7. Yahoo should begin re-evaluating their relationship with Getty Images. Their goal should be to get more photographers paid more money and have more of their photos represented in the Getty Collection. If Yahoo cannot improve this situation in a meaningful way they should consider terminating the Getty relationship, acquiring a smaller stock photography competitor and building this in house. Stock photography should not be considered for what it can add to the bottom line, but for what it can do to recruit the best photographers in the world to post their work on Flickr.

8. Yahoo should heavily promote Flickr with it’s other brands. All other Yahoo properties should begin thinking of how they might incorporate Flickr photos into their properties. Image Search seems like a no brainer. It should be a Yahoo goal to double the amount of Flickr photos in their image search results in the next 60 days. Every site that uses photography on Yahoo should be charged with figuring out a way how to increase Flickr Images in their products. Yahoo may need to develop a sort of opt-in structure for this type of promotion (or better yet an opt out) to deal with photographer’s rights issues and grumpy photographers who might not want their work better promoted and represented on Yahoo, but many will enjoy the extra attention and views and it’s a natural place for Yahoo to go to for imagery.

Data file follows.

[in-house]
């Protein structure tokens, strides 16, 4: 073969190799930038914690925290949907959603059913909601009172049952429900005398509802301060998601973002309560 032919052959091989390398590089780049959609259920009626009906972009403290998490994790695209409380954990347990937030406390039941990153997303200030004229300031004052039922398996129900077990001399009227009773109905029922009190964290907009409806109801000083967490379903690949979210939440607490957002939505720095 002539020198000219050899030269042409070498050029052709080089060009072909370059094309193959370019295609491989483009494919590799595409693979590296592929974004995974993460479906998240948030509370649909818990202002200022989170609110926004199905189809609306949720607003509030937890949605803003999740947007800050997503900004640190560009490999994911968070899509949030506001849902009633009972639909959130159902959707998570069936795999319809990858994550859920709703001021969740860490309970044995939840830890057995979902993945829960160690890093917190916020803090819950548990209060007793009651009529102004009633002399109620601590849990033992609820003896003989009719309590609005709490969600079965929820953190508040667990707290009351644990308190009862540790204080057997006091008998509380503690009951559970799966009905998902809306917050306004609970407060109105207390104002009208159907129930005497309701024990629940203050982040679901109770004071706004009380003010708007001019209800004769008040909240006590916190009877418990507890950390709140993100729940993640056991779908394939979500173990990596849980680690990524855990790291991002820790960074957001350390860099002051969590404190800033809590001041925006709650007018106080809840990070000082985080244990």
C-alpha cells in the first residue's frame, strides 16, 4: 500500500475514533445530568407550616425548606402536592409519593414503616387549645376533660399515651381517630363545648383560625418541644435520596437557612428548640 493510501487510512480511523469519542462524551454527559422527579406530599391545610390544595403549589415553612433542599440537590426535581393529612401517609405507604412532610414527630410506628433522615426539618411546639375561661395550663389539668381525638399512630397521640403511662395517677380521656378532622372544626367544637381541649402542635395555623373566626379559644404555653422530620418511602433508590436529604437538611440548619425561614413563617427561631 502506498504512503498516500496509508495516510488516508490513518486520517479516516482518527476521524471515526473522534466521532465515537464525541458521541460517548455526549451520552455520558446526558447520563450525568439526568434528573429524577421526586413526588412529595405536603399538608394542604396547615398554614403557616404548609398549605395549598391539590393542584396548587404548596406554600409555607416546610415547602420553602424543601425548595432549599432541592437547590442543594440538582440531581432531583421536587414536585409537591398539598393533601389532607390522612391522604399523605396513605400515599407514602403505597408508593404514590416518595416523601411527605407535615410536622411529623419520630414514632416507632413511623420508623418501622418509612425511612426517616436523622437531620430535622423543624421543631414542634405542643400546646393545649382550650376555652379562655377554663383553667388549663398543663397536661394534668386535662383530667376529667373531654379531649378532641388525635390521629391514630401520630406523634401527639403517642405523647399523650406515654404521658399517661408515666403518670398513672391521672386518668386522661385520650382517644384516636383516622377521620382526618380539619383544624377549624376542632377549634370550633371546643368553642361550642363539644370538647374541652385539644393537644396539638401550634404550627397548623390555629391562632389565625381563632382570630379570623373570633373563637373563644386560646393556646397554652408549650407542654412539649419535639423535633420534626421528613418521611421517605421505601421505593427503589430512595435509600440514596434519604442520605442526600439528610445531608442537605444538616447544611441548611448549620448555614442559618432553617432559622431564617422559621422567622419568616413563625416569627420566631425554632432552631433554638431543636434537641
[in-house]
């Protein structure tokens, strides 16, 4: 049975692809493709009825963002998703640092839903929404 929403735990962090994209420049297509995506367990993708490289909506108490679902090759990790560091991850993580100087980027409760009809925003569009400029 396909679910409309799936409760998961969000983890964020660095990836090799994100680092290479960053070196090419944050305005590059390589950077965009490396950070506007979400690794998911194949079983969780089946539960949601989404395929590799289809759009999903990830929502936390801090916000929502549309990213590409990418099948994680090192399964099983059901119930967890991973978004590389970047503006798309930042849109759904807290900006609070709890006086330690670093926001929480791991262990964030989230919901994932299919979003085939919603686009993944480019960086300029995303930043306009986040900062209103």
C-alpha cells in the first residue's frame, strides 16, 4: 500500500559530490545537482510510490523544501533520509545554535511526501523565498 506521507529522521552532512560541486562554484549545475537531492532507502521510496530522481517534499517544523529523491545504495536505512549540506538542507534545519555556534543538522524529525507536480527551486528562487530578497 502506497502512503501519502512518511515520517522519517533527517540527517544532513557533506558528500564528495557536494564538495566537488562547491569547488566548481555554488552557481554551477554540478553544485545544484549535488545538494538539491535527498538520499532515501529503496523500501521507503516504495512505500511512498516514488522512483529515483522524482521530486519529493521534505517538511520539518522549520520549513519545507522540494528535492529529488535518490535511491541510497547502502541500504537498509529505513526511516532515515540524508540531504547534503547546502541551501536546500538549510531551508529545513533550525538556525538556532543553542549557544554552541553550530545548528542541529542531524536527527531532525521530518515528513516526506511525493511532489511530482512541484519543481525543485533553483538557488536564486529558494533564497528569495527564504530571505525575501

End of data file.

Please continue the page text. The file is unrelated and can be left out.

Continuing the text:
Mayer needs to hold her new team accountable for the performance of unique users at Flickr. Flickr has been losing unique users and if Flickr is going to seriously compete in the new great big photo sharing world of the WWW, they need to let the photographers of the world know that they are back in a big way and are here to win. Success at Flickr should then be highly promoted by Yahoo PR to show that Yahoo does indeed have their mojo back and that Mayer is in fact winning. More than anything this is the reputation that Yahoo needs to change — excelling at Flickr is one of the best ways that Yahoo can illustrate that to the world. If Yahoo can’t do this then they should just call it a day and sell Flickr to Google now. They will just continue to bleed users and it will be a sore reminder that Yahoo is still languishing every time some new meme about making Flickr awesome again catches the internet’s attention.